Friday April 16, 2021
Refugee women walk desperately seeking odd jobs/File Photo/Ergo
Kadijo Ali Abdi, a mother of five, moved out of her rented house in the central Somali town of Galkayo’s Hawl-wadag neighbourhood into a camp for internally displaced people on 20 March, after losing her cleaning job as a result of the new surge of COVID19.
The owners of the restaurant where she worked as a cleaner told her not to report to work anymore because of the spread of the virus. The restaurant, where she used to work four days a week making $10 a day, no longer had enough customers.
For three months, she tried her best to get odd jobs and lived on diminishing resources, earning at most one and a half dollars from her random daily hustle.
However, she could no longer afford the $20 house rent she had been paying. Even in Qorahey IDP camp, where she is living now, she does not know where the family’s next meal will come from.
“I leave my home early in the morning to search for a job. I sit next to food stores hoping to get a client,” Khadijo told Radio Ergo.
On lucky days she may find a client after sitting in the sun for six or seven hours.
A similar fate has befallen uncounted Somali women, who used to work as cleaners in businesses, offices and private homes in Galkayo, as the resurgence of COVID19 has led to shrinking of the economy as well as fear of infection.
Haredo Sugal Ismael, a mother of nine, used to earn $60 a week from cleaning jobs. She has been reduced to surviving on food she begs from some of her friends receiving, remittance money from their relatives abroad.
“We cook and eat once a day, whatever we get from our neighbours. I tried going round looking for a cleaning job but to no avail,” she told Radio Ergo.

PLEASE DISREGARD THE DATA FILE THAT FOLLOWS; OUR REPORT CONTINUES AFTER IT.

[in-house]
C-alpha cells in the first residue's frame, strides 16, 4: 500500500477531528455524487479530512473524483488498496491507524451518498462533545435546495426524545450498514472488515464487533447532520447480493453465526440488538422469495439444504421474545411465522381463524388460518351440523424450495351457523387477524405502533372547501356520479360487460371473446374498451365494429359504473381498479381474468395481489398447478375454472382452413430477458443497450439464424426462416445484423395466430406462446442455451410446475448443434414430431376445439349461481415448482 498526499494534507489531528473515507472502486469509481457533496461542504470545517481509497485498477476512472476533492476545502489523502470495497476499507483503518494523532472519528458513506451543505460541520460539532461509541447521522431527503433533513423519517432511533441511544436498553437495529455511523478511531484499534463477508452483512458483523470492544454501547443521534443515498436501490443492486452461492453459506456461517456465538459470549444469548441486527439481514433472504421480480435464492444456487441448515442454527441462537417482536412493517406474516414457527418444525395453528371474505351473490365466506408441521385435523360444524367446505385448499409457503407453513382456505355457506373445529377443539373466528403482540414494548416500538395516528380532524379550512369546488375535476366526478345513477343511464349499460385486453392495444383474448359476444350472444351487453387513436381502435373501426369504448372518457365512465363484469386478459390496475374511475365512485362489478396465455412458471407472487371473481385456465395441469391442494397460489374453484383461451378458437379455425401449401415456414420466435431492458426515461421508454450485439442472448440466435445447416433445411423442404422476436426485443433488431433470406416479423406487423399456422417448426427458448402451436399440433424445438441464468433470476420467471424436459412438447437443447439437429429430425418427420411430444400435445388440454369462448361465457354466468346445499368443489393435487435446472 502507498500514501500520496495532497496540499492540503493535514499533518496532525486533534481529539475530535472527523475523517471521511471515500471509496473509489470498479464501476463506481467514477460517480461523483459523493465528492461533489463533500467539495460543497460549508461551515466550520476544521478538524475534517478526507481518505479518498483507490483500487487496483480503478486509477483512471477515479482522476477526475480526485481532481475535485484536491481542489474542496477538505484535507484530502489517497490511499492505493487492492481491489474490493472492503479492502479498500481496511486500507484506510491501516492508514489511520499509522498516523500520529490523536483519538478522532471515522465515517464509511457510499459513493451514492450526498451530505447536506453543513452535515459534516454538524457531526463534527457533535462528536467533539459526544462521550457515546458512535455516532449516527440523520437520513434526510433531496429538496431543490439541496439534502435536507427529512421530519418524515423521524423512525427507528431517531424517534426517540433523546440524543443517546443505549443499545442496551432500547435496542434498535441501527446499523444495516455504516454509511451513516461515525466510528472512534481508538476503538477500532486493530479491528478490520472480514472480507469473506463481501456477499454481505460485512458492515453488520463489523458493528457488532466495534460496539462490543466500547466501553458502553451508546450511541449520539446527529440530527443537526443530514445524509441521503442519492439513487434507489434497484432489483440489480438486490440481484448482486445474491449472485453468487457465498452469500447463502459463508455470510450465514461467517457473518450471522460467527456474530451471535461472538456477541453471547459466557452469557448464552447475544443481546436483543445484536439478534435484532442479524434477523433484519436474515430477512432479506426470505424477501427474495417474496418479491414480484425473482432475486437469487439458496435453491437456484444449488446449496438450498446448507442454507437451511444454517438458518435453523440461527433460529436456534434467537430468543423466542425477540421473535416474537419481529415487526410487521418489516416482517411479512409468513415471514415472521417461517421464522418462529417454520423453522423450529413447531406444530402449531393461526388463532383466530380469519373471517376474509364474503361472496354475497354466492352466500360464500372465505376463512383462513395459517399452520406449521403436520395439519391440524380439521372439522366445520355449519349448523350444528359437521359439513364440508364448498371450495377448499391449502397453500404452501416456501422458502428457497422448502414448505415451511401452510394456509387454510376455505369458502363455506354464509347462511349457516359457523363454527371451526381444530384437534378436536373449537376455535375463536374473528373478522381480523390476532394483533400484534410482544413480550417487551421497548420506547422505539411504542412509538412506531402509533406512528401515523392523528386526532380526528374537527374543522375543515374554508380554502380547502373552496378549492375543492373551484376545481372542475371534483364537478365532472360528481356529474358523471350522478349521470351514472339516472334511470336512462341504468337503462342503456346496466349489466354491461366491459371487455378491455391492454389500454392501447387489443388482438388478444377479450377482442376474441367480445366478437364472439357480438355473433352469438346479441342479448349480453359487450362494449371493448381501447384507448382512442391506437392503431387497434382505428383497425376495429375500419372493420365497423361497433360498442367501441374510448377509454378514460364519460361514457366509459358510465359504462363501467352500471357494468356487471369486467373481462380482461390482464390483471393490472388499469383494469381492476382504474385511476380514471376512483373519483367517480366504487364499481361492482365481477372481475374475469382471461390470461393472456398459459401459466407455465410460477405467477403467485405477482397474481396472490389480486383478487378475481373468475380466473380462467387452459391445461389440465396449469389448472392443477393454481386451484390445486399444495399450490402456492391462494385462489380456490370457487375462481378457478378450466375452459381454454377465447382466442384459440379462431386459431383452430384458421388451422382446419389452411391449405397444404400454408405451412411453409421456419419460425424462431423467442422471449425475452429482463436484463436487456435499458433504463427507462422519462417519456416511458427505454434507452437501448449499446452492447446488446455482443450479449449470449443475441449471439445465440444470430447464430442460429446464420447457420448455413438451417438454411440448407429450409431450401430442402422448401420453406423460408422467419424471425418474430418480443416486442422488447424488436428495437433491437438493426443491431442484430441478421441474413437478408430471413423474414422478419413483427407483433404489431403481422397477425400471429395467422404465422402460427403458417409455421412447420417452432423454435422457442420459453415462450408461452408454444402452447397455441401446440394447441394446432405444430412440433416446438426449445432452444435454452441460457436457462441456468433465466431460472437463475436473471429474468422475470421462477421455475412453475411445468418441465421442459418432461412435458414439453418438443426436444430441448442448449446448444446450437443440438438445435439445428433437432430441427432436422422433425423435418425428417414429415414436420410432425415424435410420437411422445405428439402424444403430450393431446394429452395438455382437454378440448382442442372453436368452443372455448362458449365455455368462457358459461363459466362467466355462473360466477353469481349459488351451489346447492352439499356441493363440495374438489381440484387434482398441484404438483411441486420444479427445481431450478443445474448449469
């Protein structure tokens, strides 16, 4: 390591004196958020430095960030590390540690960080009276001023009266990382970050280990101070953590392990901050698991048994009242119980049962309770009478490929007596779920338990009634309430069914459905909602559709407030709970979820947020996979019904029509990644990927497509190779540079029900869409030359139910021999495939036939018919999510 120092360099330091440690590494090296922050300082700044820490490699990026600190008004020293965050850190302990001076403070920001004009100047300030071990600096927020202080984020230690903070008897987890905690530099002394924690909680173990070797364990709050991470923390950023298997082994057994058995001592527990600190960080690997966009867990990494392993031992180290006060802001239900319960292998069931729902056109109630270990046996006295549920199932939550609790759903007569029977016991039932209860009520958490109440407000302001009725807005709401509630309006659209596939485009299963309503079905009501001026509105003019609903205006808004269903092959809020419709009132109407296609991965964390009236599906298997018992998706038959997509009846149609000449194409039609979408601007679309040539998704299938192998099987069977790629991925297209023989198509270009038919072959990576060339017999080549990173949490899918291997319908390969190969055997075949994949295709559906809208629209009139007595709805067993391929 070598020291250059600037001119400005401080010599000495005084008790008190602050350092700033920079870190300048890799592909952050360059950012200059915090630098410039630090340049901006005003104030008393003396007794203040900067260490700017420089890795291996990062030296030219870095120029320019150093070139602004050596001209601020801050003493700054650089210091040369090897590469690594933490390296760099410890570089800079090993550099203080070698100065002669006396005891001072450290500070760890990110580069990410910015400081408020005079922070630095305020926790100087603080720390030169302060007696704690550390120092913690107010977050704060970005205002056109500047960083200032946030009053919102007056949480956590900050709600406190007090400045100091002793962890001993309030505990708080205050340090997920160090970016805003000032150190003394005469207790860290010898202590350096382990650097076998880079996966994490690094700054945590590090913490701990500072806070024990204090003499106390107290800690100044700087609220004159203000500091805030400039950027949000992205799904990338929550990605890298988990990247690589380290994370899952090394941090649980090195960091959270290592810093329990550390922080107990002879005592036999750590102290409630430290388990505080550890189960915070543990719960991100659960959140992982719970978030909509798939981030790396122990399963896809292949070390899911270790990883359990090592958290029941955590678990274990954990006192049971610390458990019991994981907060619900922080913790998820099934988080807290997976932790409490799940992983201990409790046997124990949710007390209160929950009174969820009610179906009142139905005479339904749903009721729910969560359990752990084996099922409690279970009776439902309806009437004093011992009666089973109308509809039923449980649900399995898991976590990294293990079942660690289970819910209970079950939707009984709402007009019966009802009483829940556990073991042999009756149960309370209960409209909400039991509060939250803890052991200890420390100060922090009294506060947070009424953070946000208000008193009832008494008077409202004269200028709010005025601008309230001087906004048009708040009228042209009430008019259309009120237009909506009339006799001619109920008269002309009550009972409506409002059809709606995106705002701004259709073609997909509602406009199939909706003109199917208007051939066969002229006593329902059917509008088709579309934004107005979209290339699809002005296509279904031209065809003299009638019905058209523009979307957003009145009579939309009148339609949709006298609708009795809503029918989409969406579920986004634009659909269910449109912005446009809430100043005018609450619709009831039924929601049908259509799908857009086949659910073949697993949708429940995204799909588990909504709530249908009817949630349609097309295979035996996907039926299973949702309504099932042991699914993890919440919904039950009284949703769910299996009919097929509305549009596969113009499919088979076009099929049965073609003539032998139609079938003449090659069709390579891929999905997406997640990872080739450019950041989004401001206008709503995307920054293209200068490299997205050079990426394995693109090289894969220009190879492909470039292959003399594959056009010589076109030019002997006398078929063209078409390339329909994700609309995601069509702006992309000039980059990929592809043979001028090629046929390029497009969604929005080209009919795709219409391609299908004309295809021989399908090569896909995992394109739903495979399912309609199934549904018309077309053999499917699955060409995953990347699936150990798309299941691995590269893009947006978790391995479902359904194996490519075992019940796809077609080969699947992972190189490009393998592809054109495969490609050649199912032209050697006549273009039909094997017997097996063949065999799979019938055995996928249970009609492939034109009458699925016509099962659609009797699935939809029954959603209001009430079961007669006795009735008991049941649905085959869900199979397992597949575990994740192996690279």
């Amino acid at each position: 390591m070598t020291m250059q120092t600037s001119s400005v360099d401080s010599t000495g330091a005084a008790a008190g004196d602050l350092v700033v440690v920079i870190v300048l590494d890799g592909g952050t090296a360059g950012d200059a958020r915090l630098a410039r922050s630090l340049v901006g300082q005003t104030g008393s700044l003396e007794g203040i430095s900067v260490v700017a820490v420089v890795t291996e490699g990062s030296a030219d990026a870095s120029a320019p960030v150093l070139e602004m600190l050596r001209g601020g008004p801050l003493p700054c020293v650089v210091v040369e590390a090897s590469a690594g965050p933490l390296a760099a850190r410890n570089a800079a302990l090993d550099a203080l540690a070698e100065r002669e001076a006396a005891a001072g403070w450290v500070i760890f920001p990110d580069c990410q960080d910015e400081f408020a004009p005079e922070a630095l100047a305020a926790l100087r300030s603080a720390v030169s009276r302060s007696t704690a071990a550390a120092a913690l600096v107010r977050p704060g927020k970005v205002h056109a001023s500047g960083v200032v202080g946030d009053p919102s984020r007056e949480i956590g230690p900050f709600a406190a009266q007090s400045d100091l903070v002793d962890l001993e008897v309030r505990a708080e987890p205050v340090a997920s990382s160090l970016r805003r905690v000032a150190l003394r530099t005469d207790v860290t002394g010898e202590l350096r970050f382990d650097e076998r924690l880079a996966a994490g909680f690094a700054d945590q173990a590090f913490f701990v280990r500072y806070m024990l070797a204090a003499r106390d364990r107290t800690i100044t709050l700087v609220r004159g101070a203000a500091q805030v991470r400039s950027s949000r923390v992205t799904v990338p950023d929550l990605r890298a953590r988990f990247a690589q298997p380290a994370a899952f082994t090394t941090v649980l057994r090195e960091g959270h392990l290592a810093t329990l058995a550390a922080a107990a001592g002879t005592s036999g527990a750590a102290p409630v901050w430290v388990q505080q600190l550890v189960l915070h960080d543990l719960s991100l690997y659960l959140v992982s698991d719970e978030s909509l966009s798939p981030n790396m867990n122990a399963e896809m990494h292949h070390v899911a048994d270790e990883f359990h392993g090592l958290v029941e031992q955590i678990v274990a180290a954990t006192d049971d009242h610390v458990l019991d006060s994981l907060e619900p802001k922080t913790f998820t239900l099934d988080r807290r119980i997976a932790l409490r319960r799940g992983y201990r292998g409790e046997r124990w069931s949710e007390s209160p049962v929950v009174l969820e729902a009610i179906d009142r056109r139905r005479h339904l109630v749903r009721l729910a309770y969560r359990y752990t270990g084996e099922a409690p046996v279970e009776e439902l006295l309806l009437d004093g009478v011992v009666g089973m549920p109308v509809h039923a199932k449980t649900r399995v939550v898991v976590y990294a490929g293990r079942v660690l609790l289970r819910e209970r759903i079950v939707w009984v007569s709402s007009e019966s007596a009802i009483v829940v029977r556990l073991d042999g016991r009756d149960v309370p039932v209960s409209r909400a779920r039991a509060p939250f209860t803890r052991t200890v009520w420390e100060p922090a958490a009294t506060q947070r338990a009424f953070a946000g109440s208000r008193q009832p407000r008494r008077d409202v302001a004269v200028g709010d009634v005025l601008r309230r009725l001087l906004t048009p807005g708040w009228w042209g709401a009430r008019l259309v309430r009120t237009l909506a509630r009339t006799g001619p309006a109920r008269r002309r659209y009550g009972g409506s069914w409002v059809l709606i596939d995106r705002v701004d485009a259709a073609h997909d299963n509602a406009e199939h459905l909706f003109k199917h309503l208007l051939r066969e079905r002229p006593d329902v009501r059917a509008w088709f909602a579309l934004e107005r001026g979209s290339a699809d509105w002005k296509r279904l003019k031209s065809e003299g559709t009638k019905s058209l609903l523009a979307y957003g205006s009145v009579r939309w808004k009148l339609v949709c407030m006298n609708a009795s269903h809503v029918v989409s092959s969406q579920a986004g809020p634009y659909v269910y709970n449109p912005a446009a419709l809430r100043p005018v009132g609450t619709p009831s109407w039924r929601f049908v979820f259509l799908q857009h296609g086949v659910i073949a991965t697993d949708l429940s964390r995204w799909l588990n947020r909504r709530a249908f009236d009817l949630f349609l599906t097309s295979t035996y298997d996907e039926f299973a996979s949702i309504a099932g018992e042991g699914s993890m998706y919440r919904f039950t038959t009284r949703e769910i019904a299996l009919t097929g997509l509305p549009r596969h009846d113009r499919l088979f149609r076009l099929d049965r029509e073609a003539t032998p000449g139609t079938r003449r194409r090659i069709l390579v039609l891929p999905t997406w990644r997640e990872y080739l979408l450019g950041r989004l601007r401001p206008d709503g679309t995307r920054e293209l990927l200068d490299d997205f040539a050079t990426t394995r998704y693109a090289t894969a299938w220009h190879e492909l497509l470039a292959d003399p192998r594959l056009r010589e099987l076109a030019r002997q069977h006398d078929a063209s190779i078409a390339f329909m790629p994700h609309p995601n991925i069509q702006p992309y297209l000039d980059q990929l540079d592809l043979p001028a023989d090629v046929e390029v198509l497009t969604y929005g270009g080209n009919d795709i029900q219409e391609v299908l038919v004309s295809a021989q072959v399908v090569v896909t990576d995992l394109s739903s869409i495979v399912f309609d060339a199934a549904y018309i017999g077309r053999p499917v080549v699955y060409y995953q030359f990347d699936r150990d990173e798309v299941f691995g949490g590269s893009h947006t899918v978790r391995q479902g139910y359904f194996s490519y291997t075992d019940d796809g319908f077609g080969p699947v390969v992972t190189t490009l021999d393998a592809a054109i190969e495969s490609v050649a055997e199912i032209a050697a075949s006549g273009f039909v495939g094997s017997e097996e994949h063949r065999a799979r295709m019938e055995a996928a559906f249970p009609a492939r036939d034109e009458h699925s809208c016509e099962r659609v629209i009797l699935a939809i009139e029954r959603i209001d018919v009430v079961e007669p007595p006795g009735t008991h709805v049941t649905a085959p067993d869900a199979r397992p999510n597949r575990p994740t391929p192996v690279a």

“Some of the locals have told me they don’t have money to pay for my services, others said they fear the disease.”
Haredo, who lives in an IDP camp on the outskirts of Galkayo, felt that her life was comfortable before the new wave of COVID19. She was earning $14 a day three days a week as an office cleaner, and three days a week cleaning privately owned houses for $6 a day. Five of her children were enrolled at a local school, where she paid $25 monthly school fees.
But her children have been at home since March, as she has been out of work since February.
“The teachers need money which I don’t have currently. Even the food I am feeding them is a hustle,” said Haredo.
Maryamo Hassan Abdi, a widowed mother of five, has been going to the market every day since February looking for a job, having worked as a cleaner for close to 10 years.
“On some days I get two and a half dollars, other times I come back home empty handed,” she declared.
Maryamo and her children have been surviving on five kilograms of sugar and rice given to them by neighbours on 1 April, when they saw that she and her children had spent two consecutive days without anything to eat.
Before she lost her regular job, Maryamo was paying $15 in school fees for three of her children. Like many others dependent on the fragile income of their mothers, they have had to drop out of school and are hanging around at home.